Traceability can be divided into two key pieces. Internal traceability is the tracking of all raw materials received, through any manufacturing processes, into any interim and the finished products you make, assigning those goods lot numbers and finally tracking which lots you sell go to which customers. This is often referred to as one-up, one-down traceability because the lot number received (one-down) is tied to the lot number shipped (one-up).
Internal traceability is the responsibility of each food processor, and a requirement to satisfy GFSI (Global Food Safety Initiative programs like SQF or BRC), as well as government and large customer requirements. The internal traceability of the manufacturer becomes one piece in supply chain traceability puzzle.
Supply chain traceability is the tracking of an ingredient, or item, along the supply chain from its origin through any products it is used in making and along its journey to the end consumer. It extends across a variety of different companies. For food items, supply chain traceability involves tracking from a farmer to a variety of carriers, to processors, distributors, retailers and finally to the consumer.
Minotaur specializes in helping companies get control of their internal traceability, through the use of our traceability ERP software program. ERP stands for Enterprise Resource Planning and that can mean different things to different software developers. For a better understanding of what ERP software includes and what it can do for your business, read our blog on ERP.
Supply chain traceability is already being done in some segments of the food industry and many of the projects to achieve supply chain traceability involve using blockchain technology (see article on Blockchain and how close we are) to pull the information from the individual companies involved in that supply chain together.
Walmart has some supply chain requirements for fresh fruits and vegetables suppliers tracking products from farmers to warehouse or store. They started with products that aren’t transformed in the journey from farm to consumer, such as fresh fruits. That was a good place to start, because manufacturing introduces some real complexity in the tracing challenge. It’s not just retailers who have jumped on the supply chain traceability bandwagon. Starbucks has a supply chain blockchain going to track ‘beans to cup’ so that consumers can scan a package of beans and see exactly where they came from. In each of these supply chain programs, participating companies who touch the product report certain information to the blockchain when they handle the product. For example, they must report when they take possession and where they ship it. Canada has had live animal supply chain traceability from farm to primary processor going for many years. This has been done through tagging animals like cows at the farm with an RFID tag. That tag can be scanned to more easily record movement and while the information is not stored in a block chain, it is stored in a central database. These databases of information can be mined in the event of a recall, to try to quickly identify the origin of any issues.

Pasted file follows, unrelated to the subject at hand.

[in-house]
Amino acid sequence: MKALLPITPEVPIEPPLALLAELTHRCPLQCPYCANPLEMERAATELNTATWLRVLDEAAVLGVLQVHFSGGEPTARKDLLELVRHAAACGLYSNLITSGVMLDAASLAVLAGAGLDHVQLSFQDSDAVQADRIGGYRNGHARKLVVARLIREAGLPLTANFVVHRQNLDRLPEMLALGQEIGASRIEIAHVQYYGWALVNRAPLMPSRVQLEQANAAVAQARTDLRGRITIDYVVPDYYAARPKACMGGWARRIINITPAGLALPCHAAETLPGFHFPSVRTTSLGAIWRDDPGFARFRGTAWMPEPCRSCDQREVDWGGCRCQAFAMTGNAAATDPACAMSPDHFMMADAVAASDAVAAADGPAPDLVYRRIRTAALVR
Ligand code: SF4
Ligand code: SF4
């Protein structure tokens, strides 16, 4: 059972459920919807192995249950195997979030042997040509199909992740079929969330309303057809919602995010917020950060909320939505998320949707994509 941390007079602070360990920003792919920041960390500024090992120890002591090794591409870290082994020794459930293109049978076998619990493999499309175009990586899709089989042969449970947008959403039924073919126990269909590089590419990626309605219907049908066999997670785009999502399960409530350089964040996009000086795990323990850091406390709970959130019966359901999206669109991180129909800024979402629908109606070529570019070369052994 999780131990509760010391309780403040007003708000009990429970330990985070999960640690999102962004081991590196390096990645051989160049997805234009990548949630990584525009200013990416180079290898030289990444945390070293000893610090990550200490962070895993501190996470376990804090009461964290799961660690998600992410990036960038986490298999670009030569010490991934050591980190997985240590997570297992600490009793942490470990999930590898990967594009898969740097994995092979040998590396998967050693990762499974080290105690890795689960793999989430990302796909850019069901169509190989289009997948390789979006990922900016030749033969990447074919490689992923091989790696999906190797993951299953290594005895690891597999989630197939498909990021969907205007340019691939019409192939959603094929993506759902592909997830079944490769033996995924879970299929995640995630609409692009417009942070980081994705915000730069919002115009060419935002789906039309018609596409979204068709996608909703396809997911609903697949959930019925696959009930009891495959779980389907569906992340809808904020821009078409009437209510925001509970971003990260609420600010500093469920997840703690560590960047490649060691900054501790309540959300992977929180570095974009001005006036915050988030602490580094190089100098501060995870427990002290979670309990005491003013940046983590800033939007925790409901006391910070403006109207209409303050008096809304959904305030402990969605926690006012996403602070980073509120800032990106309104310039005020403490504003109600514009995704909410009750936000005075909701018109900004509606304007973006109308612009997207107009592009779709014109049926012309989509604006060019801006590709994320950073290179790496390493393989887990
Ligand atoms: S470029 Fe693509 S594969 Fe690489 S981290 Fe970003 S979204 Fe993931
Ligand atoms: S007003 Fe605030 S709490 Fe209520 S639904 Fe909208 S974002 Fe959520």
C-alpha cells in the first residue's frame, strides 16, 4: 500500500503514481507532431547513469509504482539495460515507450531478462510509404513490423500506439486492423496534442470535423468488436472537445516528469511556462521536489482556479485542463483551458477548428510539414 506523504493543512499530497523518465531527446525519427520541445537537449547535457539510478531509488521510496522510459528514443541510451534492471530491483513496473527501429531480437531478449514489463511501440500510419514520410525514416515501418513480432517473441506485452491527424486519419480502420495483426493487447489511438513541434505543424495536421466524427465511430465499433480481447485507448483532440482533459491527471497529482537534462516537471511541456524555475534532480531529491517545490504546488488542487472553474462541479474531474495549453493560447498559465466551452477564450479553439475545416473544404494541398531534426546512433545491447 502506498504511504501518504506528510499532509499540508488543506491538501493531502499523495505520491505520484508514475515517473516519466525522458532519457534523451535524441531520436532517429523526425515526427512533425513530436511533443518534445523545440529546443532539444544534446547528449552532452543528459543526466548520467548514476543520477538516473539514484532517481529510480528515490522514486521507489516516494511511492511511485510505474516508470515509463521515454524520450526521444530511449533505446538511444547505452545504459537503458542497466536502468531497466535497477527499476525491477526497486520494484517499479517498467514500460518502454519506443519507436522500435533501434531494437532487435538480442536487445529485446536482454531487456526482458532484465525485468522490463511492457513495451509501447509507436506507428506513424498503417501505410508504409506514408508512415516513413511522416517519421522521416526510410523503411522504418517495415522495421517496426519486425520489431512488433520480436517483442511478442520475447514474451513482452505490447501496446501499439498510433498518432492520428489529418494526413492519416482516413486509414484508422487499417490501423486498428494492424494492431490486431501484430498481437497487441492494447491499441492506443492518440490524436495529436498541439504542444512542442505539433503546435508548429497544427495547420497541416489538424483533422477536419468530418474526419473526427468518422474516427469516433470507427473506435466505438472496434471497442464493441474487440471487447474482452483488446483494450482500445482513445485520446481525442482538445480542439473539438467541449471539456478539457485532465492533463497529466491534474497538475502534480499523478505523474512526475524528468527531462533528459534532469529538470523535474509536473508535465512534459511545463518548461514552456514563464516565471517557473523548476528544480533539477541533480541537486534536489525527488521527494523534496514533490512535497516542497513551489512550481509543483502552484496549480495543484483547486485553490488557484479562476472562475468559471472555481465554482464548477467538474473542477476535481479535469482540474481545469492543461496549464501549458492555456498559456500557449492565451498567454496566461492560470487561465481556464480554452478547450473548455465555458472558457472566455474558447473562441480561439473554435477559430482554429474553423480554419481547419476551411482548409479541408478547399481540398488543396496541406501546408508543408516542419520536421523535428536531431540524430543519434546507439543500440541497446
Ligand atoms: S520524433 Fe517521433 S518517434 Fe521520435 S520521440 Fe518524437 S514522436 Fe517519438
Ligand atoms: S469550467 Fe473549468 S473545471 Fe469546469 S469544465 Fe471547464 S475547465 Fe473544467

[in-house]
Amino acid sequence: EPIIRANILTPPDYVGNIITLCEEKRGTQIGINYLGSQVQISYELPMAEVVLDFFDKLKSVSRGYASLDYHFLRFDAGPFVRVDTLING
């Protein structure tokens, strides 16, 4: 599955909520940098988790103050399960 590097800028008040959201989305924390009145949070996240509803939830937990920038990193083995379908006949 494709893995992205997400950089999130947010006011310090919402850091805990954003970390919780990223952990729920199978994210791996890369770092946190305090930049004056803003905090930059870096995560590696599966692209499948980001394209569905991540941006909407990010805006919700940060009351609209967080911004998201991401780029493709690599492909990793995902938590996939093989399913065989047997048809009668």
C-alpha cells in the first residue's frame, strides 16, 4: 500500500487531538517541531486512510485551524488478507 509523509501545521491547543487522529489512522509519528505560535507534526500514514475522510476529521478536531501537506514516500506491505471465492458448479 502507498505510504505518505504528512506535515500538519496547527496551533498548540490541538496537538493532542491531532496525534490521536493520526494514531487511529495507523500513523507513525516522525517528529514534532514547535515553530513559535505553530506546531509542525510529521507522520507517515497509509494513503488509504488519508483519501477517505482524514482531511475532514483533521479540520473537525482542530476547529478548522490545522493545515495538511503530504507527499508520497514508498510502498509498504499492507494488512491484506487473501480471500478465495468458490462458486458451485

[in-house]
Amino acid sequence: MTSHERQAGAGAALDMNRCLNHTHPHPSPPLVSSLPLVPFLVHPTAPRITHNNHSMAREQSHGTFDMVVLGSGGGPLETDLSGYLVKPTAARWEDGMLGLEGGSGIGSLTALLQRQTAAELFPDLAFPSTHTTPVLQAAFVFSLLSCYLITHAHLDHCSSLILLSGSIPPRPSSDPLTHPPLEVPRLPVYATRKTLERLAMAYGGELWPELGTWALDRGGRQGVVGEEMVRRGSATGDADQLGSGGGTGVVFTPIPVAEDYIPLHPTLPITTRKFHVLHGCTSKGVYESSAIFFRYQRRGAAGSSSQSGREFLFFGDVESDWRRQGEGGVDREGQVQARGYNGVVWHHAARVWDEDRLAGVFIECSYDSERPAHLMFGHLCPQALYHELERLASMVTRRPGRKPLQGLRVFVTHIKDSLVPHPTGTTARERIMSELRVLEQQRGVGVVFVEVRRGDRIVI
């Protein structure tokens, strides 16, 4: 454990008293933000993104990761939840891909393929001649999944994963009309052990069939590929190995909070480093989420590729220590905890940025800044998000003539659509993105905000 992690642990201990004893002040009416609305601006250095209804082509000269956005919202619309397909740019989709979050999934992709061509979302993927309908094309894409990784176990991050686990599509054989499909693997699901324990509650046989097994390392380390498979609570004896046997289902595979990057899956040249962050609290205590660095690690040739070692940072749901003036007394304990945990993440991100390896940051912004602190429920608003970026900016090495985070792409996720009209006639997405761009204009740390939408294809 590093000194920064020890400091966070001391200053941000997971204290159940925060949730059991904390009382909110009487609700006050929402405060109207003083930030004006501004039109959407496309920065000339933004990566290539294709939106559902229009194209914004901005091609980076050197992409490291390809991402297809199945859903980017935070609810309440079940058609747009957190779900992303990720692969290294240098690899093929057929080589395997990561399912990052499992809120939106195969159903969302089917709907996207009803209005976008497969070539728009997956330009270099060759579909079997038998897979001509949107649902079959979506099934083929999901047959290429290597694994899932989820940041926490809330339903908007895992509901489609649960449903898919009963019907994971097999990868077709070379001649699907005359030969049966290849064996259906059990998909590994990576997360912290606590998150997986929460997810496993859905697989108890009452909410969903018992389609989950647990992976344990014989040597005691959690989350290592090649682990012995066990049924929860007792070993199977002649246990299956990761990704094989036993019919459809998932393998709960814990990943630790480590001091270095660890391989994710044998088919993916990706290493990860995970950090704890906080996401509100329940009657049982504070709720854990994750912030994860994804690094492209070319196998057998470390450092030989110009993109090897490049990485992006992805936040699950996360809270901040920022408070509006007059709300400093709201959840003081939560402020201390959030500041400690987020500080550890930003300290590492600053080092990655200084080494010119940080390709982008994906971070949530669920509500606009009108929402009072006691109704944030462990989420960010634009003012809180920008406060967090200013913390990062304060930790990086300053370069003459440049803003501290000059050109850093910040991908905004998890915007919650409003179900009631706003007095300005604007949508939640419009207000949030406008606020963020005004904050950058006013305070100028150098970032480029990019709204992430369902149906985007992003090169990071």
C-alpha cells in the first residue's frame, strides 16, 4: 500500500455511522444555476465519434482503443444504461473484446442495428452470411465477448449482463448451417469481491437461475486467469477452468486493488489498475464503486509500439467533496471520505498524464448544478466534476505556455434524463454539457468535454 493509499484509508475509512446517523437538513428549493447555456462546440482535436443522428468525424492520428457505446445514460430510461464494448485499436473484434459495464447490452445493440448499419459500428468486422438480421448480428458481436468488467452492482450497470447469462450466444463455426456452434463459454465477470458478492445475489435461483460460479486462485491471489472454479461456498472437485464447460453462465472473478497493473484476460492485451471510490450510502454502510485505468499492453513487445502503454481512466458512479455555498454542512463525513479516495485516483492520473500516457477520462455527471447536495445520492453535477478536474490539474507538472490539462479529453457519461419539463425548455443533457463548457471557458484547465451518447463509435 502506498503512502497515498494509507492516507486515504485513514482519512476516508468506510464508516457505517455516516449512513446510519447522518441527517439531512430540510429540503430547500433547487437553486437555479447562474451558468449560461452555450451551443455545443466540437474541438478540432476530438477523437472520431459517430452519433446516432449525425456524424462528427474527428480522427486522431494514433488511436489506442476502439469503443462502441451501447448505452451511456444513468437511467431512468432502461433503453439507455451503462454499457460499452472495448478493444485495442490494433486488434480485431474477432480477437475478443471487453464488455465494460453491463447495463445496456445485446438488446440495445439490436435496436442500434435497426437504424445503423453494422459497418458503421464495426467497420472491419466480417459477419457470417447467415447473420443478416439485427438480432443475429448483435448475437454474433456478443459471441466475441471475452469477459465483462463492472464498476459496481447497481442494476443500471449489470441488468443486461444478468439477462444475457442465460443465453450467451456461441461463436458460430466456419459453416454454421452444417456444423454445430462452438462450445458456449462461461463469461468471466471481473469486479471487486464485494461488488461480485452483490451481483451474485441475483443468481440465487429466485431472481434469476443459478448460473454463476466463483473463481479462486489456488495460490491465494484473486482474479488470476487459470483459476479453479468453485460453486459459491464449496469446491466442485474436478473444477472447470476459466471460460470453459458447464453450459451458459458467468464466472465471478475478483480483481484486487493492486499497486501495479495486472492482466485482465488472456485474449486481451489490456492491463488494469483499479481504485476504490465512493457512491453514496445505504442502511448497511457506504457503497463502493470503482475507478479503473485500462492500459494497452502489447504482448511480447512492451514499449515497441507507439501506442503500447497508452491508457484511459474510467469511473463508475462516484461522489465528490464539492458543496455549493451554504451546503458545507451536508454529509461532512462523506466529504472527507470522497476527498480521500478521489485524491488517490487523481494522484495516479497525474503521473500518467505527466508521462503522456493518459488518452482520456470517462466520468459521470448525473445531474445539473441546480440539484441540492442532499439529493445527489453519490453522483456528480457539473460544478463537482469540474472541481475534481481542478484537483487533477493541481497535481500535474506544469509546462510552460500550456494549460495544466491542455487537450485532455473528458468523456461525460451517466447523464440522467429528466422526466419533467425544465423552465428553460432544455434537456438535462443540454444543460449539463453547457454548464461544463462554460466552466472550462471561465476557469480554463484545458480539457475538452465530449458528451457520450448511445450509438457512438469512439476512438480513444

Manufacturing complicates the attempts at achieving supply chain traceability because each raw material chain ends with the processor. The item that arrives at the processor is not the same item that leaves. A new product emerges that contains the raw ingredients and becomes the start of a new chain. It is therefore critical that food manufacturers achieve internal traceability, so that when they are asked, they have the information available to feed a supply chain traceability program.
Manufacturers will be able to use different software programs to collect their pieces of data, as long as those programs are able to contribute the required pieces to the chosen blockchain when the time comes. These requests to participate in supply chain traceability projects will come from your customers, starting with larger customers like retailers, so participating may not be optional if you want to keep supplying those companies. Ensuring you get your traceability stored electronically will not only save you time when facing audits or a recall, but will prepare you to be ready to share the relevant bits and pieces with customer block chains when you are asked.
If you run Minotaur Software, you can be confident that the information you might be asked to provide is already being tracked electronically. Talk to us if your manufacturing company wants to be ready for supply chain traceability.